Providing employees with a third-party reporting mechanism that’s confidential and impartial is one approach being used by companies to head off internal sabotage. Monica Griffith, vice president of The Human Equation Inc., an HR consulting company based in Fort Lauderdale, Florida, says that a third-party reporting mechanism can be an effective defense against employee sabotage. "Unfortunately, there’s a lot of hostility and anger in the workplace today, and employers need to do what they can to protect themselves," says Griffith, whose firm offers the Employee Report Line, a toll-free, computerized line employees can use to report incidents of fraud, theft, sexual harassment and other wrongdoing in the workplace.
The premise behind the confidential service is that employees often know more about what’s going in the workplace than senior managers do. Very often they’re witness to, or passively exposed to unethical or illegal conduct, but typically won’t report these infractions out of fear of risking their jobs or damaging relationships with their peers. Though companies often depend on HR and internal employee hotlines to flush out these problems, many employees still won’t come forward because they fear their anonymity won’t be protected, and are concerned about retaliation.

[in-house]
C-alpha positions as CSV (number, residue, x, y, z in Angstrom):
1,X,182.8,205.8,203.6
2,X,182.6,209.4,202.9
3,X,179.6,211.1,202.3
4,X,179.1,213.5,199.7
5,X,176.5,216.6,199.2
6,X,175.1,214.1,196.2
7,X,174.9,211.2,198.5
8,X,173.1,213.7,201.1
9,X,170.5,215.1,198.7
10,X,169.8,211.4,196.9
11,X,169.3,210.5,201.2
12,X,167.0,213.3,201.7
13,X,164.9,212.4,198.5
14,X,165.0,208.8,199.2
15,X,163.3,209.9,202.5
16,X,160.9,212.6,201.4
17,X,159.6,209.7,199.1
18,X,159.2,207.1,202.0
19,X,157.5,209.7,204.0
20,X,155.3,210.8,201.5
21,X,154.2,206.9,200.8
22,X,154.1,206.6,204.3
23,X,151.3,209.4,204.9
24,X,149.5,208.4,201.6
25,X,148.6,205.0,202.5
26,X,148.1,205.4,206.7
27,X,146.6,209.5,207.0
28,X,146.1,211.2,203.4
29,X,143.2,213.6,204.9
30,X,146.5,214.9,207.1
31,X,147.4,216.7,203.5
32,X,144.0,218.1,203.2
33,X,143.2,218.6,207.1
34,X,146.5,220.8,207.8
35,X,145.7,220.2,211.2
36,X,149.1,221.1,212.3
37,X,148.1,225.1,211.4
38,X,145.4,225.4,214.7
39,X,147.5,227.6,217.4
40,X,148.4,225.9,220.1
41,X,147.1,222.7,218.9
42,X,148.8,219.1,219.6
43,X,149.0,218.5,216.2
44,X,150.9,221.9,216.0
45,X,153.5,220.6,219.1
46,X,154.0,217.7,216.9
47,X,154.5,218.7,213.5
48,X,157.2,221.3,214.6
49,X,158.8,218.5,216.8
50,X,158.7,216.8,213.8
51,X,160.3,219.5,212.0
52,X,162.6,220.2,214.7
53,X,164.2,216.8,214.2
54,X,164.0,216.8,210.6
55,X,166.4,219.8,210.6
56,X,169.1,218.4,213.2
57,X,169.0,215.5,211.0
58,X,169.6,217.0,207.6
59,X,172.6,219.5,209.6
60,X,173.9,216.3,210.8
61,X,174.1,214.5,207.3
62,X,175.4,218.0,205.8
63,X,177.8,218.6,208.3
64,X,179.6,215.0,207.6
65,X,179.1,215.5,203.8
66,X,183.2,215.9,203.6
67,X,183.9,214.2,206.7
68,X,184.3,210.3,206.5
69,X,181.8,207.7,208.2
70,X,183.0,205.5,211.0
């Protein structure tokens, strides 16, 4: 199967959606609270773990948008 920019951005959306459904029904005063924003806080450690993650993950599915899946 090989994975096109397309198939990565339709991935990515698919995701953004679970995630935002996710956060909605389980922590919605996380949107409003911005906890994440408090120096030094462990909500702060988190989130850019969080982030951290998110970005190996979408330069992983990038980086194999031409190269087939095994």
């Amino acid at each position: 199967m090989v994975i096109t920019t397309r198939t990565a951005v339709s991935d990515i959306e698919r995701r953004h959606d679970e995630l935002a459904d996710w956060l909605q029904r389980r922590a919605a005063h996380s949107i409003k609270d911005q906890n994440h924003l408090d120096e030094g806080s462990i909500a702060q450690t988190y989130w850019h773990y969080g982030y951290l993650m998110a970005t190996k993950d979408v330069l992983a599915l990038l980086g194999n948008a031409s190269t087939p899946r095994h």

Griffith says the Employee Report Line costs employers anywhere from $6.50 to $12.00 annually per employee. Once a company subscribes to the service, they provide employees with an access code to use when they want to report an incident. An automated attendant walks them through a series of prompts which asks them to identify the nature of the offense, choosing from a list of categories that includes workplace security, unethical conduct and sexual harassment. The automated attendant also prompts for a name of the alleged offender and a list of any witnesses—however, providing actual names is optional. At the end of the prompts, the employee has unlimited time to describe the incident or situation in detail.
Griffith and her staff provide the employer with a transcribed verbatim report of the call and include a recommendation for follow-up, which may involve seeking counsel, conducting an internal investigation, or other appropriate responses. Sometimes, Griffith says, the information is insufficient to act on, but it still provides the employer with an important "heads-up" warning.
Workforce, July 1999, Vol. 78, No. 7, p. 42.